Bakery Christians

I’ve pointed out before how Pope Francis seems to have a knack for coming up with pithy verbal images to encapsulate negative tendencies in Christian living; such as the “soap bubble Christians” who inhabit a culture of comfort, or those who treat the Lord as if he were a kind of “God spray”, sort of vaguely all around us and not very concrete.

Yesterday, he coined a new term: “bakery Christians” (some reports are translating it as “pastry shop Christians”; no official translation has yet been provided). He was in Assisi, on the Feast of St. Francis, and one of the stops that he made was to the “Hall of the Stripping” – the room where St. Francis famously stripped himself naked as a way of renouncing every worldly possession.

It seems that many journalists and folks of various stripes were expecting that the Pope would go to this place and do something rather drastic and humiliating to the clergy, something “prophetic”. But they were wrong (and probably disappointed). He reminded everyone that all of us comprise the Church, and that all of us have to be stripped of worldliness. Here is my translation (Italian source), with a few notes added to provide better context:

My brother bishop [the bishop of Assisi] told me that this is the first time in 800 years that a pope has come to this place [the “Hall of the Stripping”]. The newspapers and communications media have engaged in fantasies in these days. “The pope will go there to despoil the Church!” “What will he strip away from the Church?” “He will strip the attire of the bishops and cardinals [i.e., make it less fancy]; he will strip himself.”

This is a good opportunity to invite the Church to strip herself. But we are all the Church! All of us! From the first baptized person, we are all Church, and all of us have to follow the way of Jesus Himself, which is a path of divestiture. He became a slave, a servant; he wanted to be humiliated all the way to the Cross. And if we want to be Christians, there is no other path.

“But”, they say, “can’t we make Christianity a little more human? Without the cross, without Jesus, without this stripping-down?” In this way we would become “bakery Christians”, like nice cakes, like nice sweet things! So nice, but not really Christian!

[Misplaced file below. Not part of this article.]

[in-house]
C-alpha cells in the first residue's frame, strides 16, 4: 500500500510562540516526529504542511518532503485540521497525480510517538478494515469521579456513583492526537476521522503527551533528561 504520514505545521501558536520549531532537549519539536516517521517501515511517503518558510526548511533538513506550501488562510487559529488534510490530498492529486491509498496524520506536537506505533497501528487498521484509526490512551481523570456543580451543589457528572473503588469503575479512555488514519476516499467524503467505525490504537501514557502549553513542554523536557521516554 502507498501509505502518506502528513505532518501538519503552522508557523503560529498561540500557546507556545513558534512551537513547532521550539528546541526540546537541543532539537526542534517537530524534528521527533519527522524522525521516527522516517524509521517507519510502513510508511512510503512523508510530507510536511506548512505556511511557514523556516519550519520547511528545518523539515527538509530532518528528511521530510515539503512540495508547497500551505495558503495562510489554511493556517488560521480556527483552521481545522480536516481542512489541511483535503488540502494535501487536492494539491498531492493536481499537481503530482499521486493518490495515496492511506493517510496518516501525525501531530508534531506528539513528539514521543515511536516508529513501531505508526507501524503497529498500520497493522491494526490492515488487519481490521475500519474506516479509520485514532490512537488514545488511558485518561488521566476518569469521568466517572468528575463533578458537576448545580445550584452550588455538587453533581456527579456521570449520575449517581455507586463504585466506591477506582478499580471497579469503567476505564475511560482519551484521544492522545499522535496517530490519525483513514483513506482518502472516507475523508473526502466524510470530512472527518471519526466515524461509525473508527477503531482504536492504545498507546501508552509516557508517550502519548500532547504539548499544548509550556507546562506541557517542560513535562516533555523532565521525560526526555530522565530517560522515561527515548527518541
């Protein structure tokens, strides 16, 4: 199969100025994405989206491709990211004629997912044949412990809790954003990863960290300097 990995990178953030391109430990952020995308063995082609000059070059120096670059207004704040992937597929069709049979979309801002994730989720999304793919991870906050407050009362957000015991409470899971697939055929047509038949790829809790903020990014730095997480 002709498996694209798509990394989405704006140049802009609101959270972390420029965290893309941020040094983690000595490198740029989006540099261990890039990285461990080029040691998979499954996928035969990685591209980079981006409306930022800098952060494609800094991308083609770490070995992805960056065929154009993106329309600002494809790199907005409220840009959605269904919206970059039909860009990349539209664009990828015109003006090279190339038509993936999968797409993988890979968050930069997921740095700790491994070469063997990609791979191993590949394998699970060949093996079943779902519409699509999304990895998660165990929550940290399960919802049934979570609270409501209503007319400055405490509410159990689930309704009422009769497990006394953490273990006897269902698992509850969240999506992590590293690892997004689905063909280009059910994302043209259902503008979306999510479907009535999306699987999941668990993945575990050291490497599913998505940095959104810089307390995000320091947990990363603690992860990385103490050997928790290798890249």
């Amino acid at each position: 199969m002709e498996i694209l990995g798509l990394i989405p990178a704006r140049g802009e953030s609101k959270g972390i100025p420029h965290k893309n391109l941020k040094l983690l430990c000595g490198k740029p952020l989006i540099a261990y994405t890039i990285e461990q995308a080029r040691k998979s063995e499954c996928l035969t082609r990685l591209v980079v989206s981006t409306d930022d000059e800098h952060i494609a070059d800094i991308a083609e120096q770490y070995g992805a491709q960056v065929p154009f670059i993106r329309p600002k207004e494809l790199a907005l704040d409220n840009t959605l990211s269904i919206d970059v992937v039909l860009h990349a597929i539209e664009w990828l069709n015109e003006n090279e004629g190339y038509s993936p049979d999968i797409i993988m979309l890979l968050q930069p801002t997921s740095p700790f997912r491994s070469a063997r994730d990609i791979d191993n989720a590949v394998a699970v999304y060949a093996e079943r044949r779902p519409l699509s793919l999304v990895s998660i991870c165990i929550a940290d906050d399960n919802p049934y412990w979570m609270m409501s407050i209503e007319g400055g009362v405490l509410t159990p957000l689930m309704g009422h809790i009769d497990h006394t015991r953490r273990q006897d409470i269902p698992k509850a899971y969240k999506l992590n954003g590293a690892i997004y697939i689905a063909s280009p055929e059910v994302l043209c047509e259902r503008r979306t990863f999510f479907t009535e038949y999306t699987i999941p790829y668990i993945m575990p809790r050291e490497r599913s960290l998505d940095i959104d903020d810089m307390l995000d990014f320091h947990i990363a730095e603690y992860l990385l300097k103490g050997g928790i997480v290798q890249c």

Someone will say: “But of what things does the Church need to despoil herself?” Today she must strip away a most grave danger, which threatens each person in the Church, everyone: the danger of worldliness. The Christian cannot coexist with the spirit of the world. Worldliness leads us to vanity, to arrogance, to pride. And this is an idol, it is not God. It is an idol! And idolatry is the gravest sin!

When the media speak of the Church, they think that the Church is the priests, the sisters, the bishops, the cardinals, and the pope. But all of us are the Church, as I said. And all of us must divest ourselves of this worldliness: the spirit which is contrary to that of the Beatitudes, the spirit that is contrary to that of Jesus. Worldliness is bad for us. It is so sad to find a worldly Christian…

Bakeries are not really all that common anymore in most parts of the United States; I guess they are making a bit of a comeback in the area where I grew up, and in some areas they never really went away (I think of my family that lives in the New York City metro, lots of bakeries there). But in many areas we are simply confined to whatever mass-produced stuff they have in the local Mega Wal-Mart® or grocery store.

In Italy there is mass-produced stuff also, even in the little shops, but they do at least still have those little shops everywhere and they often make a very splendid display! Here is a bakery window in Assisi that I photographed on a previous visit there:

Oh yes. “I’ll take six cannoli and a baker’s dozen of pignoli cookies to wash ’em down!”

Yes, being a “bakery Christian” is very tempting!

It’s easy for a prominent journalist who drives a nice car, lives in a nice house and, overall, has a very comfortable life (and probably isn’t particularly interested in the Catholic faith on a personal level), to point the finger and hope that the Pope will humiliate someone else. “Maybe he’ll finally stop the cardinals from wearing those sumptuous robes, the fools!”

But the Pope wanted to remind everyone: we are in this together. All of us have to avoid the pitfalls of worldliness. This is a real issue for everyone in the Church today. All of us have to carry the cross. All of us have to follow the same path that Christ trod!

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